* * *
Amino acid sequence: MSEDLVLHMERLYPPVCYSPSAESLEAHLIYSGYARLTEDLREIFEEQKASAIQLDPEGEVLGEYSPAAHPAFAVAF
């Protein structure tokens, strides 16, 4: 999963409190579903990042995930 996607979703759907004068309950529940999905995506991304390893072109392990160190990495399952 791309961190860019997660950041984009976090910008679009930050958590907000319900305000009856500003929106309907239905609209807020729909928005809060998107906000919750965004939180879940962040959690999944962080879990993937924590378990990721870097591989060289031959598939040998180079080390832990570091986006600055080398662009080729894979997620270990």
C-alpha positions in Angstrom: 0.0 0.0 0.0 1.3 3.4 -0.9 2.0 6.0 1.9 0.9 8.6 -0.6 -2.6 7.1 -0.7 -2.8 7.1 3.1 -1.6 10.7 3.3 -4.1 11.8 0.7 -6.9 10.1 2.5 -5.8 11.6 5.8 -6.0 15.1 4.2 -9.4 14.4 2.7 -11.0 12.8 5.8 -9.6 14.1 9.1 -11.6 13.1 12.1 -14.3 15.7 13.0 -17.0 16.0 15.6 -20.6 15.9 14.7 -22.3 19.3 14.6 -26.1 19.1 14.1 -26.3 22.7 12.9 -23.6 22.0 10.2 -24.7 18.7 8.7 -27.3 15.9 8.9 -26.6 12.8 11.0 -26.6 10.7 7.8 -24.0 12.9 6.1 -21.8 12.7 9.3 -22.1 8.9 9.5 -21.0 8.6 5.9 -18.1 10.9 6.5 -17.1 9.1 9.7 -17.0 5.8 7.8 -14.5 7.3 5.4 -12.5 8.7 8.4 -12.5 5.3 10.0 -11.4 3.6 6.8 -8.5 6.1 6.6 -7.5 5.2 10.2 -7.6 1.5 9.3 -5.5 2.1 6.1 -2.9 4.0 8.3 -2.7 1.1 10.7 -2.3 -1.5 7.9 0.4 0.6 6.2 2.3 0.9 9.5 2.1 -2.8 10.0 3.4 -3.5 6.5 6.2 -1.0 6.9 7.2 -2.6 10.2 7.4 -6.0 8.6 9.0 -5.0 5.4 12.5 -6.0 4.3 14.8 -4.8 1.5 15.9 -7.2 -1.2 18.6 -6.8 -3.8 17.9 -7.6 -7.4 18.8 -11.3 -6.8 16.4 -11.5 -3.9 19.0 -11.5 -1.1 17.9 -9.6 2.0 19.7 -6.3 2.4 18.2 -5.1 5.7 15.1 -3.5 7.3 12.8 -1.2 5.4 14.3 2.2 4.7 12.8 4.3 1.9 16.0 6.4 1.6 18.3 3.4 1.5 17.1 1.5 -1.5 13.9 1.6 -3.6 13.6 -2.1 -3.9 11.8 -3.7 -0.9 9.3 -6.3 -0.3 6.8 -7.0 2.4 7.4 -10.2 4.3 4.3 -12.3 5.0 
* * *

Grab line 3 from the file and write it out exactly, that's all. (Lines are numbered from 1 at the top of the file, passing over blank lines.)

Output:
C-alpha positions in Angstrom: 0.0 0.0 0.0 1.3 3.4 -0.9 2.0 6.0 1.9 0.9 8.6 -0.6 -2.6 7.1 -0.7 -2.8 7.1 3.1 -1.6 10.7 3.3 -4.1 11.8 0.7 -6.9 10.1 2.5 -5.8 11.6 5.8 -6.0 15.1 4.2 -9.4 14.4 2.7 -11.0 12.8 5.8 -9.6 14.1 9.1 -11.6 13.1 12.1 -14.3 15.7 13.0 -17.0 16.0 15.6 -20.6 15.9 14.7 -22.3 19.3 14.6 -26.1 19.1 14.1 -26.3 22.7 12.9 -23.6 22.0 10.2 -24.7 18.7 8.7 -27.3 15.9 8.9 -26.6 12.8 11.0 -26.6 10.7 7.8 -24.0 12.9 6.1 -21.8 12.7 9.3 -22.1 8.9 9.5 -21.0 8.6 5.9 -18.1 10.9 6.5 -17.1 9.1 9.7 -17.0 5.8 7.8 -14.5 7.3 5.4 -12.5 8.7 8.4 -12.5 5.3 10.0 -11.4 3.6 6.8 -8.5 6.1 6.6 -7.5 5.2 10.2 -7.6 1.5 9.3 -5.5 2.1 6.1 -2.9 4.0 8.3 -2.7 1.1 10.7 -2.3 -1.5 7.9 0.4 0.6 6.2 2.3 0.9 9.5 2.1 -2.8 10.0 3.4 -3.5 6.5 6.2 -1.0 6.9 7.2 -2.6 10.2 7.4 -6.0 8.6 9.0 -5.0 5.4 12.5 -6.0 4.3 14.8 -4.8 1.5 15.9 -7.2 -1.2 18.6 -6.8 -3.8 17.9 -7.6 -7.4 18.8 -11.3 -6.8 16.4 -11.5 -3.9 19.0 -11.5 -1.1 17.9 -9.6 2.0 19.7 -6.3 2.4 18.2 -5.1 5.7 15.1 -3.5 7.3 12.8 -1.2 5.4 14.3 2.2 4.7 12.8 4.3 1.9 16.0 6.4 1.6 18.3 3.4 1.5 17.1 1.5 -1.5 13.9 1.6 -3.6 13.6 -2.1 -3.9 11.8 -3.7 -0.9 9.3 -6.3 -0.3 6.8 -7.0 2.4 7.4 -10.2 4.3 4.3 -12.3 5.0 